The ETA_HadCM3 regional climate model [14,15] outputs of precipitation every 6 hours, at 06, 12, 18 and 00 GTM were used. This model was originated from the ETA/CPTEC modified climate version to generate future projections, and regionalized with the global model HadCM3 Hadley Centre, UK. The ETA_HadCM3 model has a resolution of 0.40 × 0.40 lat/long, 38 vertical layers and the time step was 90 seconds. This study used the first member of ETA_HadCM3 model for the 1961_1990 control period and for the future projections of 2011 to 2100, under the SRES A1B greenhouse gas

Figure 1. Hydrological basins of Brazilian territory with location the rain gauges (a), Brazilian Amazon (b), Tocantins (c), Paraná (d) and São Francisco (e).

emissions scenarios. The A1B scenario shows a balanced emphasis on all energy sources and belongs to the A1 family. In the A1B scenario the CO2 increases until 2050 and then decreases, reaching 720 ppm in 2100 [16].

In order to establish relationships between the climatic extremes indices and atmosphere-ocean circulation indices, the SOI was used and sea temperature anomalies over the North Atlantic (5 - 20˚ N, 60 - 30˚ W) and South Atlantic (0 - 20˚ S, 30˚ W - 10˚ E) respectively, were obtained from the Climate Prediction Center (CPCNCEP-NOAA).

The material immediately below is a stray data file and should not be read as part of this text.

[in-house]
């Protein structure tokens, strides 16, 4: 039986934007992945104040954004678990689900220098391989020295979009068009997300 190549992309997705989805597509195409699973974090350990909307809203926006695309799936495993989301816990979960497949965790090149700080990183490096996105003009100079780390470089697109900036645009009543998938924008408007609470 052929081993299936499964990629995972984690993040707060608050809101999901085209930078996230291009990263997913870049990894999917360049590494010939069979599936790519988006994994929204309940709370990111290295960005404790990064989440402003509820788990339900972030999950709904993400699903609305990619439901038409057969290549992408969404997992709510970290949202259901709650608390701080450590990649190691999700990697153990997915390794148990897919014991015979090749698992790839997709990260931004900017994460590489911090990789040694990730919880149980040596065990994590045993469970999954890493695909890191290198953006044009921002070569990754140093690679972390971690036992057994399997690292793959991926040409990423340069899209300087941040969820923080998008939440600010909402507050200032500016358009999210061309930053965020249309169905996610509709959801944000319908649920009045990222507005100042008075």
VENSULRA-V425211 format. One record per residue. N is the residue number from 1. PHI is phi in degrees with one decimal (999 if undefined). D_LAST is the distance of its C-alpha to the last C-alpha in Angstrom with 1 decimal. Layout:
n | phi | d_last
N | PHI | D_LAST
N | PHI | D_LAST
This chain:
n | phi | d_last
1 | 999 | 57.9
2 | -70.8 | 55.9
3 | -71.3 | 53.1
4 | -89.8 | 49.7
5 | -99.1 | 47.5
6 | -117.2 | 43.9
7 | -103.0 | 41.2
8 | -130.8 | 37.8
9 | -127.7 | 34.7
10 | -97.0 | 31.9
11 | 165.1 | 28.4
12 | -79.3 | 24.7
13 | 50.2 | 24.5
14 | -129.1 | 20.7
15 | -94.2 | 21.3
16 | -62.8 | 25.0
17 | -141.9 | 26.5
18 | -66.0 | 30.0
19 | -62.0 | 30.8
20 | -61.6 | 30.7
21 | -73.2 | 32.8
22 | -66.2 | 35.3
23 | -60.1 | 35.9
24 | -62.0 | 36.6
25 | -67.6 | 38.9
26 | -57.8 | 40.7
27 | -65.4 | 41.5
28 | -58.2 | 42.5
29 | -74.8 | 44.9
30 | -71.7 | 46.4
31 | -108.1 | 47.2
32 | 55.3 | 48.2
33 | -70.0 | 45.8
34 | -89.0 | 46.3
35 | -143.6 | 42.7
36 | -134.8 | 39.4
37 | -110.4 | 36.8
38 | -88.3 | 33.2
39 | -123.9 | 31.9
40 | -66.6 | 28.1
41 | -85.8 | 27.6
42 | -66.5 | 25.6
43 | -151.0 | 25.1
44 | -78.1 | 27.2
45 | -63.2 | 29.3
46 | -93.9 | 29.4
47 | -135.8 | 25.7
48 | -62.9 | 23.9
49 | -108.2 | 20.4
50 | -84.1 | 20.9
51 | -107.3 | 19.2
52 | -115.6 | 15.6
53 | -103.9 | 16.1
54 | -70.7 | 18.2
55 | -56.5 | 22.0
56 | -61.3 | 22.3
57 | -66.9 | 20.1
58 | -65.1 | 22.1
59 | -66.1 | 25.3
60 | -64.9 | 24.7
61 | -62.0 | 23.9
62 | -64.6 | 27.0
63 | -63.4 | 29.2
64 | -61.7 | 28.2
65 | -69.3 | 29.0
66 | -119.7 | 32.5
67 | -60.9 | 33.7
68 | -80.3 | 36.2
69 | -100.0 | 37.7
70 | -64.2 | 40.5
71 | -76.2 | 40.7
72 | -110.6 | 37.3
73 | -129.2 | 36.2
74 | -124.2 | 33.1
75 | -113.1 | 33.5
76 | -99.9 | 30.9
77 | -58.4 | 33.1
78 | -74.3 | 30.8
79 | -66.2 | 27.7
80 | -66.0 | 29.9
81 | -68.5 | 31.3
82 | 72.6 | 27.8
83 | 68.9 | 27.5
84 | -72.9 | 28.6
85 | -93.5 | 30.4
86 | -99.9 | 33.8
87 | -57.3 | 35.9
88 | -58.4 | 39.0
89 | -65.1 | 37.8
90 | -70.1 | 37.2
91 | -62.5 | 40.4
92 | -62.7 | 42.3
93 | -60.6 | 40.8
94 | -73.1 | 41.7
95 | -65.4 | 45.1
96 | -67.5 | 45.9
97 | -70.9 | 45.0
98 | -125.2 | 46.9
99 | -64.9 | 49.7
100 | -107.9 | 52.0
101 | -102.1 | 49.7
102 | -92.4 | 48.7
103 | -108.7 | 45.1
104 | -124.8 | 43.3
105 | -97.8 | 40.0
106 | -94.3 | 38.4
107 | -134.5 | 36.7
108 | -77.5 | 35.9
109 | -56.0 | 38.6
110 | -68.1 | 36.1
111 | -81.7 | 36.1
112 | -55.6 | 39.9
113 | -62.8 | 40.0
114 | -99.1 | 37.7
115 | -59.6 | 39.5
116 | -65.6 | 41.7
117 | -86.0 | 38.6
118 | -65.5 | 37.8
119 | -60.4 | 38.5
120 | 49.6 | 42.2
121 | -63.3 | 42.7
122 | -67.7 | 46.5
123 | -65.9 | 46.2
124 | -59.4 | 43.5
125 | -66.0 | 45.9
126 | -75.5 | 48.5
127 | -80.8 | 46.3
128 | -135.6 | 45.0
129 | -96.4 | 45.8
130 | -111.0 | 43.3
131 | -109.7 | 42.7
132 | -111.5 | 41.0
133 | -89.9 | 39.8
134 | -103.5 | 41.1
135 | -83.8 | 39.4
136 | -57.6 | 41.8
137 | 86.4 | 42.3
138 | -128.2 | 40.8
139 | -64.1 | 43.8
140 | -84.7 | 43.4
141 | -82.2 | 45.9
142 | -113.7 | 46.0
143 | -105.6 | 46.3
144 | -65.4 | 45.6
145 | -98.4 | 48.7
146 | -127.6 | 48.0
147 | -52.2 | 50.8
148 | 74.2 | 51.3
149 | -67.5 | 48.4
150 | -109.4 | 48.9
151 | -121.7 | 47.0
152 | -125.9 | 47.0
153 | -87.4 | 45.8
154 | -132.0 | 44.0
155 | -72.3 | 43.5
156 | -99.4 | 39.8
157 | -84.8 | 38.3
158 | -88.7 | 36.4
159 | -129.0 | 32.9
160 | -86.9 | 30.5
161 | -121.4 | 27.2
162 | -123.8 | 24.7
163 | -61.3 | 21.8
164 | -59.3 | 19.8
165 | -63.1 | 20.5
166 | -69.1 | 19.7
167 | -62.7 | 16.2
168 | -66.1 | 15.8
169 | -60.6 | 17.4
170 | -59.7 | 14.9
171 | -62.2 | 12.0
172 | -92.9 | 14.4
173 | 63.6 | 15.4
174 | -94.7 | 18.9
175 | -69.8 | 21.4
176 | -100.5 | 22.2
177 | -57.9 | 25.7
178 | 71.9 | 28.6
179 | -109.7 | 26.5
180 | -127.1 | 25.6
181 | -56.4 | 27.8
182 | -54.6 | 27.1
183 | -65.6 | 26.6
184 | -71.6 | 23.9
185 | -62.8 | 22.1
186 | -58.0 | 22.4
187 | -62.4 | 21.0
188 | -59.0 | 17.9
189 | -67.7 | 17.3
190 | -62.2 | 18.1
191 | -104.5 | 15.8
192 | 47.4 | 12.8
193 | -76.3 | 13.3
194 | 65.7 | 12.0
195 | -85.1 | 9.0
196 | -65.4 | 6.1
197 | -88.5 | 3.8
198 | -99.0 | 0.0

2.2. Methodology

The definition of CEI follows the methodology established by the task group for the detection and attribution of changes in climate: Climatic Variability and Predictability (CCI/CLIVAR), which developed 21 indices based on daily data of precipitation and maximum and minimum temperature. The main function of these indices is to evaluate the changes in the intensity, frequency and duration of rainfall events and temperature [17]. The indices are listed in Table 2.